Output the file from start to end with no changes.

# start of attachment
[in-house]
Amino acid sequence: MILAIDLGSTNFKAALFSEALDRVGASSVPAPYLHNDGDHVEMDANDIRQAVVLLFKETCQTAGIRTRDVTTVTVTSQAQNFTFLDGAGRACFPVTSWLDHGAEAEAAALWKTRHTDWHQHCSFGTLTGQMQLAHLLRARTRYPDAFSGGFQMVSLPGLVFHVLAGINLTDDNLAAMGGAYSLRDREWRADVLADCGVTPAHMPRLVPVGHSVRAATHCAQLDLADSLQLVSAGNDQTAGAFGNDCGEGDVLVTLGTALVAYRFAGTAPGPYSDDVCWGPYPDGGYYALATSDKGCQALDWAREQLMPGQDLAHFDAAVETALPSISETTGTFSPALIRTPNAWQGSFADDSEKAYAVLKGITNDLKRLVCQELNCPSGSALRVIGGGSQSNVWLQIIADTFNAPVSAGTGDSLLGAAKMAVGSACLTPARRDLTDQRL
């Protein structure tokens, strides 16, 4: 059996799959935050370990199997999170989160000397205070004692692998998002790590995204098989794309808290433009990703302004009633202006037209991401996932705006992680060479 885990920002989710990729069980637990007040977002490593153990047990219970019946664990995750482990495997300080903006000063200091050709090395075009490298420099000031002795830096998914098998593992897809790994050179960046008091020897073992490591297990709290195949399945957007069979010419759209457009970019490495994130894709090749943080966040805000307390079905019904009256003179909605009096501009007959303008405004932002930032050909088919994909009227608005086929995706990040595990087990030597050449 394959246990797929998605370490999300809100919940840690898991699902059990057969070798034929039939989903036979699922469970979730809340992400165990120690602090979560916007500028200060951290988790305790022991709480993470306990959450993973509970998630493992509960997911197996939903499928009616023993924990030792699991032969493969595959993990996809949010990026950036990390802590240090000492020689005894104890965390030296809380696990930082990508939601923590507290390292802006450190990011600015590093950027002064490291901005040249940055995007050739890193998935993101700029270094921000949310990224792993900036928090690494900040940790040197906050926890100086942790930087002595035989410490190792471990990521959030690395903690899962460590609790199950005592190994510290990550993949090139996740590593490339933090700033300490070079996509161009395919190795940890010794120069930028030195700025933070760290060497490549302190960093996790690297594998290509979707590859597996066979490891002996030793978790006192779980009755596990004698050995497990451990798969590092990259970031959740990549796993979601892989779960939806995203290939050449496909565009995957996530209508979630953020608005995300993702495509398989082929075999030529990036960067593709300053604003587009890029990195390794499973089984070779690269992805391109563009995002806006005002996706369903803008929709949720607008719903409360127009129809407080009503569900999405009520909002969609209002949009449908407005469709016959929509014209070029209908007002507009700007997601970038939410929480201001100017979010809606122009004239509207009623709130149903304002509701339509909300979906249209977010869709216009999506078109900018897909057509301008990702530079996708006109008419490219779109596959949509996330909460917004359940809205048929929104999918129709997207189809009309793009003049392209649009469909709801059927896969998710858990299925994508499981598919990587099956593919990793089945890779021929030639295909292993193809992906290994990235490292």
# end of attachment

[in-house]
Amino acid sequence: MILAIDLGSTNFKAALFSEALDRVGASSVPAPYLHNDGDHVEMDANDIRQAVVLLFKETCQTAGIRTRDVTTVTVTSQAQNFTFLDGAGRACFPVTSWLDHGAEAEAAALWKTRHTDWHQHCSFGTLTGQMQLAHLLRARTRYPDAFSGGFQMVSLPGLVFHVLAGINLTDDNLAAMGGAYSLRDREWRADVLADCGVTPAHMPRLVPVGHSVRAATHCAQLDLADSLQLVSAGNDQTAGAFGNDCGEGDVLVTLGTALVAYRFAGTAPGPYSDDVCWGPYPDGGYYALATSDKGCQALDWAREQLMPGQDLAHFDAAVETALPSISETTGTFSPALIRTPNAWQGSFADDSEKAYAVLKGITNDLKRLVCQELNCPSGSALRVIGGGSQSNVWLQIIADTFNAPVSAGTGDSLLGAAKMAVGSACLTPARRDLTDQRL
């Protein structure tokens, strides 16, 4: 059996799959935050370990199997999170989160000397205070004692692998998002790590995204098989794309808290433009990703302004009633202006037209991401996932705006992680060479 885990920002989710990729069980637990007040977002490593153990047990219970019946664990995750482990495997300080903006000063200091050709090395075009490298420099000031002795830096998914098998593992897809790994050179960046008091020897073992490591297990709290195949399945957007069979010419759209457009970019490495994130894709090749943080966040805000307390079905019904009256003179909605009096501009007959303008405004932002930032050909088919994909009227608005086929995706990040595990087990030597050449 394959246990797929998605370490999300809100919940840690898991699902059990057969070798034929039939989903036979699922469970979730809340992400165990120690602090979560916007500028200060951290988790305790022991709480993470306990959450993973509970998630493992509960997911197996939903499928009616023993924990030792699991032969493969595959993990996809949010990026950036990390802590240090000492020689005894104890965390030296809380696990930082990508939601923590507290390292802006450190990011600015590093950027002064490291901005040249940055995007050739890193998935993101700029270094921000949310990224792993900036928090690494900040940790040197906050926890100086942790930087002595035989410490190792471990990521959030690395903690899962460590609790199950005592190994510290990550993949090139996740590593490339933090700033300490070079996509161009395919190795940890010794120069930028030195700025933070760290060497490549302190960093996790690297594998290509979707590859597996066979490891002996030793978790006192779980009755596990004698050995497990451990798969590092990259970031959740990549796993979601892989779960939806995203290939050449496909565009995957996530209508979630953020608005995300993702495509398989082929075999030529990036960067593709300053604003587009890029990195390794499973089984070779690269992805391109563009995002806006005002996706369903803008929709949720607008719903409360127009129809407080009503569900999405009520909002969609209002949009449908407005469709016959929509014209070029209908007002507009700007997601970038939410929480201001100017979010809606122009004239509207009623709130149903304002509701339509909300979906249209977010869709216009999506078109900018897909057509301008990702530079996708006109008419490219779109596959949509996330909460917004359940809205048929929104999918129709997207189809009309793009003049392209649009469909709801059927896969998710858990299925994508499981598919990587099956593919990793089945890779021929030639295909292993193809992906290994990235490292």